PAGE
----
© 2016 by the Society for Simulation in Healthcare. Statement Simulation in multiple contexts over the course of a 10-week period served as a core learning strategy to orient experienced clinicians before opening a large new urban freestanding emergency department. To ensure technical and procedural skills of all team members, who would provide care without on-site recourse to specialty backup, we designed a comprehensive interprofessional curriculum to verify and regularize a wide range of competencies and best practices for all clinicians. Formulated under the rubric of systems integration, simulation activities aimed to instill a shared culture of patient safety among the entire cohort of 43 experienced emergency physicians, physician assistants, nurses, and patient technicians, most newly hired to the health system, who had never before worked together. Methods throughout the preoperational term included predominantly hands-on skills review, high-fidelity simulation, and simulation with standardized patients. We also used simulation during instruction in disaster preparedness, sexual assault forensics, and community outreach. Our program culminated with 2 days of in-situ simulation deployed in simultaneous and overlapping timeframes to challenge system response capabilities, resilience, and flexibility; this work revealed latent safety threats, lapses in communication, issues of intake procedure and patient flow, and the persistence of inapt or inapplicable mental models in responding to clinical emergencies.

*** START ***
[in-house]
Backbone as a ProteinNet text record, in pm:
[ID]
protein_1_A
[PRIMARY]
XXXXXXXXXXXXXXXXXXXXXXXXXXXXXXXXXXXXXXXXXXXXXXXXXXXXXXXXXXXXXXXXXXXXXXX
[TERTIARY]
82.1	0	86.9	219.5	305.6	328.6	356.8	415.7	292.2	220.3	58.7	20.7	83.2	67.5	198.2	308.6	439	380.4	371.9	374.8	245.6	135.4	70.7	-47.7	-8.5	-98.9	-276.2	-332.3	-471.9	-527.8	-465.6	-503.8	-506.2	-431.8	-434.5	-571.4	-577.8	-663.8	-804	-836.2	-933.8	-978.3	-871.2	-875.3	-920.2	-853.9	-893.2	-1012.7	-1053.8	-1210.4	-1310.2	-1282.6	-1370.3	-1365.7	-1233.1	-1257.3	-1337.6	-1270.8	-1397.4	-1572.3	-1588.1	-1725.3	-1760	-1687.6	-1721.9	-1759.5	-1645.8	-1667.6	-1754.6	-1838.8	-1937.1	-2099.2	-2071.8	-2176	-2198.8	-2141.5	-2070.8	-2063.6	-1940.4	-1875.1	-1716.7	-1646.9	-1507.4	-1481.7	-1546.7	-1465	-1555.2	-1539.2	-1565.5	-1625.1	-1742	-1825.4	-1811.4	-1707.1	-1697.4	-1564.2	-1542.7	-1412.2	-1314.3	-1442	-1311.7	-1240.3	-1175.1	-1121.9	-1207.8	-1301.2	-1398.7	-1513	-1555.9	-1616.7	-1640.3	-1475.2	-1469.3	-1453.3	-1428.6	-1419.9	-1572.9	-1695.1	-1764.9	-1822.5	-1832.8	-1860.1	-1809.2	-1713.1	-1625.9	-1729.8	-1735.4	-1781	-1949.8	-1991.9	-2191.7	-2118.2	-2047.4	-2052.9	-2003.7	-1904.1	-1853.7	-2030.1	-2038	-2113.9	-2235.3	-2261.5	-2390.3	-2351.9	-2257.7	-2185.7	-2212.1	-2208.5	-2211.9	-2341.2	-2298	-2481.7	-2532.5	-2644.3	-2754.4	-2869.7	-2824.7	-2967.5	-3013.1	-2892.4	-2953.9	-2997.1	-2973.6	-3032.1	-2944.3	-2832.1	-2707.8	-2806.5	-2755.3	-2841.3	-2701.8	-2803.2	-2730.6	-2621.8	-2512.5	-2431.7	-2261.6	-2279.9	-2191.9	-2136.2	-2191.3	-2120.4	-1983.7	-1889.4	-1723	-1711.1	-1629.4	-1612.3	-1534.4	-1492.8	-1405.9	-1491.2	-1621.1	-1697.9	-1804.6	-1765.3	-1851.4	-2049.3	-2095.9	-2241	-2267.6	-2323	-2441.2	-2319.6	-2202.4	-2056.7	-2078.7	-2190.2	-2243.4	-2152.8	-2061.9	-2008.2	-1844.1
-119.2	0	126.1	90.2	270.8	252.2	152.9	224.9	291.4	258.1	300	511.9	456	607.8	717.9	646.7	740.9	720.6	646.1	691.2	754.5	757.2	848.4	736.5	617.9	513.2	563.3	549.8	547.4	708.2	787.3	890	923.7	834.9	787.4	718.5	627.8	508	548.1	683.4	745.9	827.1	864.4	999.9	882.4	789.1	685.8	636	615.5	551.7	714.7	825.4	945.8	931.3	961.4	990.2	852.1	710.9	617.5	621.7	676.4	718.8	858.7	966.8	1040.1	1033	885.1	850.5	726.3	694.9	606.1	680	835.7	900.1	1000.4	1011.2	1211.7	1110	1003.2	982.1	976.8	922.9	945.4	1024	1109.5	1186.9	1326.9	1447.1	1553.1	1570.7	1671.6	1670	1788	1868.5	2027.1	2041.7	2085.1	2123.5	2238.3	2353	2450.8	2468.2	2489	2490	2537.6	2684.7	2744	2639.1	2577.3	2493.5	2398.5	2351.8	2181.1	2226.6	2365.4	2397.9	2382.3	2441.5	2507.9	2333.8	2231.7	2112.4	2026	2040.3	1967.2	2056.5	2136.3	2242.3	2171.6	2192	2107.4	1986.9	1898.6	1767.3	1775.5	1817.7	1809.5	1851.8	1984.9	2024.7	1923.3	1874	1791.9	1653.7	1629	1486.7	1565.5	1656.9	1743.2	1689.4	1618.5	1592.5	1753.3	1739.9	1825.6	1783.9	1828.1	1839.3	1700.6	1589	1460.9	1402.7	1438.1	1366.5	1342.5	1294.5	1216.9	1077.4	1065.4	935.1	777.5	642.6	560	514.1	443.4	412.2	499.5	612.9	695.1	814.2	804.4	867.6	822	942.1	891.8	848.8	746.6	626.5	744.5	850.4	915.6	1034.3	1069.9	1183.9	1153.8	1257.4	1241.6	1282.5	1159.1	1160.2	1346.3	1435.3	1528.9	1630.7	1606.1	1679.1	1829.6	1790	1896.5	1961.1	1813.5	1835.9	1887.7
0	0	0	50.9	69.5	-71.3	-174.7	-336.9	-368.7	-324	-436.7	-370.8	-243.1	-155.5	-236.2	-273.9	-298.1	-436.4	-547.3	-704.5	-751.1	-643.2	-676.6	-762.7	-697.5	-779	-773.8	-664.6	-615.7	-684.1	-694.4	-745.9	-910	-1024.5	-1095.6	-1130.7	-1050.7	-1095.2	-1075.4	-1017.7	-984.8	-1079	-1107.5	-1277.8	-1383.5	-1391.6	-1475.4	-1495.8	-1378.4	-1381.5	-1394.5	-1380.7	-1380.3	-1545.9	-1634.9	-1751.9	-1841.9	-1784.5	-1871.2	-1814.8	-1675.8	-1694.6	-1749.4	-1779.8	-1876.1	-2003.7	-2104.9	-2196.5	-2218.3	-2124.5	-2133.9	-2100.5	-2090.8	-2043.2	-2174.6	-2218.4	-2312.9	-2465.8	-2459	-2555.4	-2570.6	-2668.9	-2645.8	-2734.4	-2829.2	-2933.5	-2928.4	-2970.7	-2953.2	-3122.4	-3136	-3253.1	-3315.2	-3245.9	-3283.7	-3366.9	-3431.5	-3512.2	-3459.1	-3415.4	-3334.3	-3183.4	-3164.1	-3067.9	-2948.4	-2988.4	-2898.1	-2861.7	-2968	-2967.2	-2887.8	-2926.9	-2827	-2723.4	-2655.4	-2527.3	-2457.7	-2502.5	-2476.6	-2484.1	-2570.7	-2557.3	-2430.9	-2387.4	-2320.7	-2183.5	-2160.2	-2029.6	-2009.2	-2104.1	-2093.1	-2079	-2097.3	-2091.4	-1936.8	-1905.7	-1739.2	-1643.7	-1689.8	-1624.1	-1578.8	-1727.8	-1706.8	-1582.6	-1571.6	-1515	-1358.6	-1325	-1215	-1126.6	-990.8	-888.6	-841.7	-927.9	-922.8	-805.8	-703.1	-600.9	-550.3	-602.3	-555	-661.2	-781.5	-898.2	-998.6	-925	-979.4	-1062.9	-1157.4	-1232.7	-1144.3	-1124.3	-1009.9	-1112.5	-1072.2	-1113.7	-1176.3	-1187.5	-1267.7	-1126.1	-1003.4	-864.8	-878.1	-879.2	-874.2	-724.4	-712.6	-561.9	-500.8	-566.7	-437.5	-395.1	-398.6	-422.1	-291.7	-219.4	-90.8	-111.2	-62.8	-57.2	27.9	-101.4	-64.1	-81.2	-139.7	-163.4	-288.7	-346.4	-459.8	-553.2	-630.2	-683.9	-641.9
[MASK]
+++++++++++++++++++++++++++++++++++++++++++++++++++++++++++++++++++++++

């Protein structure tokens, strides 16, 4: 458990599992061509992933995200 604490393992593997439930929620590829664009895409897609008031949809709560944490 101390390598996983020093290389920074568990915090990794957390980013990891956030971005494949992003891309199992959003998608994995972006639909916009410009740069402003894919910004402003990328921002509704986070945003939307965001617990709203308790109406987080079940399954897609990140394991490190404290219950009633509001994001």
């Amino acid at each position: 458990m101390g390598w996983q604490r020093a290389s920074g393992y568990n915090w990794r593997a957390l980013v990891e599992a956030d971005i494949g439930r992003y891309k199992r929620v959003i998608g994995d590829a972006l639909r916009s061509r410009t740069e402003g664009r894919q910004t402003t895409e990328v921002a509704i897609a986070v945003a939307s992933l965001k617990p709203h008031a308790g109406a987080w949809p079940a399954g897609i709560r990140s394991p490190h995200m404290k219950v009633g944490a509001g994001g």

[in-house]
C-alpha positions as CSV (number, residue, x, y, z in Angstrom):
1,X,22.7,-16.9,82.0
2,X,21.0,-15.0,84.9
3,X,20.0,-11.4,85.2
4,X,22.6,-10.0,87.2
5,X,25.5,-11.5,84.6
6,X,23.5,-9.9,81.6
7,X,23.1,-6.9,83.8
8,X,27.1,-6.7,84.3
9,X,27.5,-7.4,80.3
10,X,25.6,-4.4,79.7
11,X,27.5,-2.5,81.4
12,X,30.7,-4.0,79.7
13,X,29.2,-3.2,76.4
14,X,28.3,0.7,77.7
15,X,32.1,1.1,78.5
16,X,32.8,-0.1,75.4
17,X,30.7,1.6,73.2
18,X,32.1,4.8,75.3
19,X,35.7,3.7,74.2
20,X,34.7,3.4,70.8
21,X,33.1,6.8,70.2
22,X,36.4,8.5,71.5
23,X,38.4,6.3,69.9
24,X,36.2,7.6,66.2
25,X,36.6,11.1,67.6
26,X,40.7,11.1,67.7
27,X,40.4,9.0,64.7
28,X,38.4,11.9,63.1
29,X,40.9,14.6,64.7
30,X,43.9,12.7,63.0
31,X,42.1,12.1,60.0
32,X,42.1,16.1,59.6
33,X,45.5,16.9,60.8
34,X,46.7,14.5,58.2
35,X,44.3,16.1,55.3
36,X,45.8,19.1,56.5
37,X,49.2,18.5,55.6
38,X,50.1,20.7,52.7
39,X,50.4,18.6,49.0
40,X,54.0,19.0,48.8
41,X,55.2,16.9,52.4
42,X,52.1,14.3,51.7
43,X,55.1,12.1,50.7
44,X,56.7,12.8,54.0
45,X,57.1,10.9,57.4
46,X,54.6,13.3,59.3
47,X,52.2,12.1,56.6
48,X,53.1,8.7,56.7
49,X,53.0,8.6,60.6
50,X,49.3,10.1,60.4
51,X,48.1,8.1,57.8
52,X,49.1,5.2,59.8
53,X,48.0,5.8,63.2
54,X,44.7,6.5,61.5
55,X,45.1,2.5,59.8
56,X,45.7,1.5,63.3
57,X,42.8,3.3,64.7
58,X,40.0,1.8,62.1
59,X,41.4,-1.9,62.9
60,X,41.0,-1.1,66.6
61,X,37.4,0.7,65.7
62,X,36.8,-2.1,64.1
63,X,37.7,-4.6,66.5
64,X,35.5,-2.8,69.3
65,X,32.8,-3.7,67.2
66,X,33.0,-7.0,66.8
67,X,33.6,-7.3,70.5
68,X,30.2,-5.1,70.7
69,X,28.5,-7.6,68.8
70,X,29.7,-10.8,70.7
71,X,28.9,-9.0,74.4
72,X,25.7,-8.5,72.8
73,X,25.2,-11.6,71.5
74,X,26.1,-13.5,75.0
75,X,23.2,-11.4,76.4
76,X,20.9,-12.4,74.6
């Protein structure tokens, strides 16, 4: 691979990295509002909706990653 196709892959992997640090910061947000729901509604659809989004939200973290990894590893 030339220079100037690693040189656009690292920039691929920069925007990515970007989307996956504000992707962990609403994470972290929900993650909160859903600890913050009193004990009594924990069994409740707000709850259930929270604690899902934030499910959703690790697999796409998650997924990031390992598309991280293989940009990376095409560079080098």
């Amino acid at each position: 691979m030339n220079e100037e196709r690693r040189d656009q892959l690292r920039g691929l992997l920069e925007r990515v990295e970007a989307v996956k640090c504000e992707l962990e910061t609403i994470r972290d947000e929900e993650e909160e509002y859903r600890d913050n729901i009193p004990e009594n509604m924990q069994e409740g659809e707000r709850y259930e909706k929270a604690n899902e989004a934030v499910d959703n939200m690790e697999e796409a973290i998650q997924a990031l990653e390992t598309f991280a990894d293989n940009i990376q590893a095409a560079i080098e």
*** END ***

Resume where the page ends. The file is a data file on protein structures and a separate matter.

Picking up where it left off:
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School of Medicine